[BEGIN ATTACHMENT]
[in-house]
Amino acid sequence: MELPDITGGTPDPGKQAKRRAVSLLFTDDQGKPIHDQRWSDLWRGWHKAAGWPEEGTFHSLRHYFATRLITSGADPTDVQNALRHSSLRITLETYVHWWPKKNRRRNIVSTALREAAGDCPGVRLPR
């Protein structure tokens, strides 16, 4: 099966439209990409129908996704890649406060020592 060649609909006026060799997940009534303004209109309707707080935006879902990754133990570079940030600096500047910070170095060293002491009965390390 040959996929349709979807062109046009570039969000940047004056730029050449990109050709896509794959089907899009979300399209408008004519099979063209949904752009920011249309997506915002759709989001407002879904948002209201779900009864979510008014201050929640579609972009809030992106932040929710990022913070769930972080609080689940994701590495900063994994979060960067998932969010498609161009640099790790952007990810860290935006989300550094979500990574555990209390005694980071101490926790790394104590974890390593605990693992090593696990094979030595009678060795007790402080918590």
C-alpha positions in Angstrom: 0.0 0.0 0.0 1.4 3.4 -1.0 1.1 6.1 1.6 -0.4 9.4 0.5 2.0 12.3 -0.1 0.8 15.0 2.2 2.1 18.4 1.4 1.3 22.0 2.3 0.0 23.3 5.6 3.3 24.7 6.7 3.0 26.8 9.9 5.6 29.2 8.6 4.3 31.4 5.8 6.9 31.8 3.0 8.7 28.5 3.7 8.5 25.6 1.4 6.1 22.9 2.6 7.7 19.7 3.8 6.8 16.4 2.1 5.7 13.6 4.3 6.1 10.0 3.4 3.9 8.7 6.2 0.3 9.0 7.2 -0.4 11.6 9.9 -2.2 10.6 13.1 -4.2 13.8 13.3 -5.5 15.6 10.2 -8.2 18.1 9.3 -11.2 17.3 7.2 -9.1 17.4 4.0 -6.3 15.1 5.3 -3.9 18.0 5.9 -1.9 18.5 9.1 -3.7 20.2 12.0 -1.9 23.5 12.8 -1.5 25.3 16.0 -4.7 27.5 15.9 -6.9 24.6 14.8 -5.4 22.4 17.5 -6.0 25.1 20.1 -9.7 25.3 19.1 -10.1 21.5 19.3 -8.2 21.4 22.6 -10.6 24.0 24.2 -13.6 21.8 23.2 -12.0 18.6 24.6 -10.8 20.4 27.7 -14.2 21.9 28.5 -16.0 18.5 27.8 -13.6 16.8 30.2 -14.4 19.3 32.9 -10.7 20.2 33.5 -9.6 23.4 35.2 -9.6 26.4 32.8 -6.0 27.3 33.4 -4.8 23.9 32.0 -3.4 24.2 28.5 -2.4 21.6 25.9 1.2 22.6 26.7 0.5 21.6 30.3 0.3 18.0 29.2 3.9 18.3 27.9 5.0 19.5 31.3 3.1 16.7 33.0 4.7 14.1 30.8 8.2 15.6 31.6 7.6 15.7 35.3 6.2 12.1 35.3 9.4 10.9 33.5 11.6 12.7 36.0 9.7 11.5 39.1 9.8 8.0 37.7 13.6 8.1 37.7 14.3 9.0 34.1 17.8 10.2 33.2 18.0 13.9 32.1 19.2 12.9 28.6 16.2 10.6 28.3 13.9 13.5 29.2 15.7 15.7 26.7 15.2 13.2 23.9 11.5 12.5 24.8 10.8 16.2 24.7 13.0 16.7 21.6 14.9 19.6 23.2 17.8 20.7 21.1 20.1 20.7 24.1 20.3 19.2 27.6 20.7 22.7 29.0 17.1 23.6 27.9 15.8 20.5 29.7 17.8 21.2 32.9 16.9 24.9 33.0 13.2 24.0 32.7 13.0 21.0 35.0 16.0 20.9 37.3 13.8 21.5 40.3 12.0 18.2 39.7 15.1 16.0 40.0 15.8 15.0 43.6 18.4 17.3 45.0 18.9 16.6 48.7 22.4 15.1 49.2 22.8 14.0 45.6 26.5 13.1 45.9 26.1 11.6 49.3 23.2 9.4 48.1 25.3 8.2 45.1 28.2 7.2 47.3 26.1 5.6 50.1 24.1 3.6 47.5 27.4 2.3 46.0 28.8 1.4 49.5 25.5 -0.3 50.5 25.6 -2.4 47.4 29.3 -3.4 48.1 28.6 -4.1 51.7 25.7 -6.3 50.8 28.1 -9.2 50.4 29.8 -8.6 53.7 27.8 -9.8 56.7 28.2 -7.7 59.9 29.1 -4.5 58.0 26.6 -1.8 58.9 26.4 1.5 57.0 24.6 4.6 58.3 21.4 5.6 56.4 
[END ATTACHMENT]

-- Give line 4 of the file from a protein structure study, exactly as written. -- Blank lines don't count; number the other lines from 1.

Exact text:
C-alpha positions in Angstrom: 0.0 0.0 0.0 1.4 3.4 -1.0 1.1 6.1 1.6 -0.4 9.4 0.5 2.0 12.3 -0.1 0.8 15.0 2.2 2.1 18.4 1.4 1.3 22.0 2.3 0.0 23.3 5.6 3.3 24.7 6.7 3.0 26.8 9.9 5.6 29.2 8.6 4.3 31.4 5.8 6.9 31.8 3.0 8.7 28.5 3.7 8.5 25.6 1.4 6.1 22.9 2.6 7.7 19.7 3.8 6.8 16.4 2.1 5.7 13.6 4.3 6.1 10.0 3.4 3.9 8.7 6.2 0.3 9.0 7.2 -0.4 11.6 9.9 -2.2 10.6 13.1 -4.2 13.8 13.3 -5.5 15.6 10.2 -8.2 18.1 9.3 -11.2 17.3 7.2 -9.1 17.4 4.0 -6.3 15.1 5.3 -3.9 18.0 5.9 -1.9 18.5 9.1 -3.7 20.2 12.0 -1.9 23.5 12.8 -1.5 25.3 16.0 -4.7 27.5 15.9 -6.9 24.6 14.8 -5.4 22.4 17.5 -6.0 25.1 20.1 -9.7 25.3 19.1 -10.1 21.5 19.3 -8.2 21.4 22.6 -10.6 24.0 24.2 -13.6 21.8 23.2 -12.0 18.6 24.6 -10.8 20.4 27.7 -14.2 21.9 28.5 -16.0 18.5 27.8 -13.6 16.8 30.2 -14.4 19.3 32.9 -10.7 20.2 33.5 -9.6 23.4 35.2 -9.6 26.4 32.8 -6.0 27.3 33.4 -4.8 23.9 32.0 -3.4 24.2 28.5 -2.4 21.6 25.9 1.2 22.6 26.7 0.5 21.6 30.3 0.3 18.0 29.2 3.9 18.3 27.9 5.0 19.5 31.3 3.1 16.7 33.0 4.7 14.1 30.8 8.2 15.6 31.6 7.6 15.7 35.3 6.2 12.1 35.3 9.4 10.9 33.5 11.6 12.7 36.0 9.7 11.5 39.1 9.8 8.0 37.7 13.6 8.1 37.7 14.3 9.0 34.1 17.8 10.2 33.2 18.0 13.9 32.1 19.2 12.9 28.6 16.2 10.6 28.3 13.9 13.5 29.2 15.7 15.7 26.7 15.2 13.2 23.9 11.5 12.5 24.8 10.8 16.2 24.7 13.0 16.7 21.6 14.9 19.6 23.2 17.8 20.7 21.1 20.1 20.7 24.1 20.3 19.2 27.6 20.7 22.7 29.0 17.1 23.6 27.9 15.8 20.5 29.7 17.8 21.2 32.9 16.9 24.9 33.0 13.2 24.0 32.7 13.0 21.0 35.0 16.0 20.9 37.3 13.8 21.5 40.3 12.0 18.2 39.7 15.1 16.0 40.0 15.8 15.0 43.6 18.4 17.3 45.0 18.9 16.6 48.7 22.4 15.1 49.2 22.8 14.0 45.6 26.5 13.1 45.9 26.1 11.6 49.3 23.2 9.4 48.1 25.3 8.2 45.1 28.2 7.2 47.3 26.1 5.6 50.1 24.1 3.6 47.5 27.4 2.3 46.0 28.8 1.4 49.5 25.5 -0.3 50.5 25.6 -2.4 47.4 29.3 -3.4 48.1 28.6 -4.1 51.7 25.7 -6.3 50.8 28.1 -9.2 50.4 29.8 -8.6 53.7 27.8 -9.8 56.7 28.2 -7.7 59.9 29.1 -4.5 58.0 26.6 -1.8 58.9 26.4 1.5 57.0 24.6 4.6 58.3 21.4 5.6 56.4 